CHICAGO (Sept. 8, 12:35 p.m. EDT) — Berstorff GmbH, a German maker of extruders for compounding, foam, sheet and film, sees some light at the end of the tunnel, a U.S. Berstorff executive said at NPE 2003 in Chicago.
“After two tough years we are experiencing increased demand for capital investment in the plastics industry,” said Korbinian Kiesl, vice president of Berstoff Corp. in Florence, Ky.
Kiel outlined the company's push to supply complete systems instead of individual machines, improve service and become more global. That includes supplying equipment for U.S. customers that set up shop in China.
On March 19, Hanover, Germany-based Berstorff bolstered its sheet and film equipment portfolio by acquiring Adolf Seide Engineering of Buckholz, Germany, a maker of smoothing rolls and other equipment for cast film and sheet calendering. Berstorff and its sister company, Krauss-Maffei Kunststofftechnik GmbH established KMB Seide Technology GmbH.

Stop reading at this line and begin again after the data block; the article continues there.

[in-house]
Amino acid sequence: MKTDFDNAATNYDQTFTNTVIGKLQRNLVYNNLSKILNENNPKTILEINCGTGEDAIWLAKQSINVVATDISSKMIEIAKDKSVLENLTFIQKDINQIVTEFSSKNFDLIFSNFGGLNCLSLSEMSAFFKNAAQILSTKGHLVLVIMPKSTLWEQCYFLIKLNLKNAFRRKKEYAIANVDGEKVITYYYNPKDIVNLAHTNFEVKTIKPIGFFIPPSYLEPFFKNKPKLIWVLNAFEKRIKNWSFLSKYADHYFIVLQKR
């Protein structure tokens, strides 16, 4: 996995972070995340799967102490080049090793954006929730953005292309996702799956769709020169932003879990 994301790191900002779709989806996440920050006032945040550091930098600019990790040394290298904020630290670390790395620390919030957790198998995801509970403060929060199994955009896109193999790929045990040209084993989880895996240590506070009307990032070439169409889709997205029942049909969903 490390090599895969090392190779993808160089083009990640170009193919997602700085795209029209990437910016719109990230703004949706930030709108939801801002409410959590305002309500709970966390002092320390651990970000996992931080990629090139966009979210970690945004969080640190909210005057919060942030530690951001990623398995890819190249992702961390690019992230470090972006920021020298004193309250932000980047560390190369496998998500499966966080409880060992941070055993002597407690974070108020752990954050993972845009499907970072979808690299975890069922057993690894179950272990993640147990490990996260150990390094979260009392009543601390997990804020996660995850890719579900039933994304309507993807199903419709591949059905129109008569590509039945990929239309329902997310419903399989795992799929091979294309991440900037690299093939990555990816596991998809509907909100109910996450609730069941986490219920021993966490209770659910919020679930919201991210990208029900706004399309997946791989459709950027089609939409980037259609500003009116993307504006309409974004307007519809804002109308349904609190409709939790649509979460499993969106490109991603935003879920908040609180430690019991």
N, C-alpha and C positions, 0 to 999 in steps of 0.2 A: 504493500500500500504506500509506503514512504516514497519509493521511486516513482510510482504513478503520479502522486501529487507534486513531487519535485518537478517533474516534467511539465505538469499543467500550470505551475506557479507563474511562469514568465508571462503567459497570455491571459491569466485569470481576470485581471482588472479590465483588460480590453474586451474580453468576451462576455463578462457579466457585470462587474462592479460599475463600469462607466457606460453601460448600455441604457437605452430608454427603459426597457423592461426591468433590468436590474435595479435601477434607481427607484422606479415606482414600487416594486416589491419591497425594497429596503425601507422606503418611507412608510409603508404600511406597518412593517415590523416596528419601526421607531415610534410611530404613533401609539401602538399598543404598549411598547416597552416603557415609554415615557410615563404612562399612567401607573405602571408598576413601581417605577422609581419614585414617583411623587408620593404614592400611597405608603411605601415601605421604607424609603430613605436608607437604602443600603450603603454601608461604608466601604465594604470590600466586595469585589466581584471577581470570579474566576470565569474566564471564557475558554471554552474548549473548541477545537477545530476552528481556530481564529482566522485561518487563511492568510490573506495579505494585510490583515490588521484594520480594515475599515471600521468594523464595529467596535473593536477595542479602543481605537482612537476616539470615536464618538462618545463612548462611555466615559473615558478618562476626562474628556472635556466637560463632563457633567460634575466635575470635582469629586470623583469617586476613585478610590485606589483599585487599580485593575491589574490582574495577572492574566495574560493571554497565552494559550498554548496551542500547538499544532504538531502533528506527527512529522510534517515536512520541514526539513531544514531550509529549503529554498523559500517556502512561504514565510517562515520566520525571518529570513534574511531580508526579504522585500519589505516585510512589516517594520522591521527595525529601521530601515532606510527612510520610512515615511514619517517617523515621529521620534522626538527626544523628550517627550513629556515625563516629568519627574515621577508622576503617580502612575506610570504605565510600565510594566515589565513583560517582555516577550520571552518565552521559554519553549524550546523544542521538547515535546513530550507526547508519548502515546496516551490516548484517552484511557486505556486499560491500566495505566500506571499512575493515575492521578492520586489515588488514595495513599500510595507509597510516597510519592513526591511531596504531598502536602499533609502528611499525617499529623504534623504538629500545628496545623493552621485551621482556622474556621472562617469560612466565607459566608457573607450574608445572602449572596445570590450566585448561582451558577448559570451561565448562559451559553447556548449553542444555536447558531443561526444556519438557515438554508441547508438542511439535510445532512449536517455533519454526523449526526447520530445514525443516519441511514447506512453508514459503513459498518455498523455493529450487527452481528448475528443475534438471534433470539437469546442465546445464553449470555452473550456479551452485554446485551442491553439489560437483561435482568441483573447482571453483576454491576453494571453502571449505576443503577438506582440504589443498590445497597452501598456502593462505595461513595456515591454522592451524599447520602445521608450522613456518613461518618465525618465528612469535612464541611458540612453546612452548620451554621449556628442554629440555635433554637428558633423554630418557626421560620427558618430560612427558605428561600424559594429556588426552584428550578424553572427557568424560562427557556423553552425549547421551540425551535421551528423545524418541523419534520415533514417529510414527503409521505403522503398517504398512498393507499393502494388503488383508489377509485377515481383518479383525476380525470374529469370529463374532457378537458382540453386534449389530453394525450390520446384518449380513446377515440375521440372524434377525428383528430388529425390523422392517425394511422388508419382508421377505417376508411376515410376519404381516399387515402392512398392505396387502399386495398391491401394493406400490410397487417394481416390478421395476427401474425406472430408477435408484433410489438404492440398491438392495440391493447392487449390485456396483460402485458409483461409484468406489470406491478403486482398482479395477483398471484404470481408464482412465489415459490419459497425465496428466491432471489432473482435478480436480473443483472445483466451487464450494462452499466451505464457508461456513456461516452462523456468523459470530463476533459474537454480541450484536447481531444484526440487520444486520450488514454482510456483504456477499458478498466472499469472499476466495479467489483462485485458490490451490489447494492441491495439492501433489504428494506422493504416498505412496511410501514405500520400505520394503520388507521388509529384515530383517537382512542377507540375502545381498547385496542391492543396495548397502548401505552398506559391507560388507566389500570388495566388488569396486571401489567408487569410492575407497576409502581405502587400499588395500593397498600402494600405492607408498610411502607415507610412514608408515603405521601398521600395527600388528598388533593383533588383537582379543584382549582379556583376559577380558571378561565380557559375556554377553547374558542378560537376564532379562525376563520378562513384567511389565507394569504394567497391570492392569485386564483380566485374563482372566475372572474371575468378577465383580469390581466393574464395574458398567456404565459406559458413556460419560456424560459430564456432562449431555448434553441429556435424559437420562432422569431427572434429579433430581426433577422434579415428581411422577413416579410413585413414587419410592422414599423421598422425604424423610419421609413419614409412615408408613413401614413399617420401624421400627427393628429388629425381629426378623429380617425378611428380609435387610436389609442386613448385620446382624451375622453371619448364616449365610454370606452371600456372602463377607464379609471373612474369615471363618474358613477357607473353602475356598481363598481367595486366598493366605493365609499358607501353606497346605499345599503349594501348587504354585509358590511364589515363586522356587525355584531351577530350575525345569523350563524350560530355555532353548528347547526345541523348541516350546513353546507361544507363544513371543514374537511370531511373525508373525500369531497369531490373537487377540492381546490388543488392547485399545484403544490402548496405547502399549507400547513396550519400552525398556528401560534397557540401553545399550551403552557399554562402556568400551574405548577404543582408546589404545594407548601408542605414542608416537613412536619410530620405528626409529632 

NPE 2003 marked the first appearance of KMB Seide. The acquisition will help strengthen Berstorff in standard thermoforming sheet. A Seide Planet calender was displayed on the Berstorff stand.
Berstorff also emphasized its ability to supply turnkey lines to make roofing membranes, car interiors and sheet for thermoformed packaging. Berstroff said it has supplied 40 in-line compounding lines around the world that do compounding and extrude the melt into a finished product in a single, continuous process.
Berstorff also displayed a UTX compounding extruder, which debuted at the K 2001 show in Germany. A rectangular barrel housing can be opened quickly for simple barrel changes. Other features include larger side-feed openings and degassing vents and a new temperature control system. The company also has integrated auxiliary units, such as the lubrication system and electronics, into the machine base.
A C-clamp system for the barrel enables a time savings of 70 percent when opening the barrel, compared with the bolted-flange connections.
Berstorff also announced a concept for extruding silicone rubber. A hot-air oven can use recirculated air in addition to infrared electrical energy to achieve vulcanization.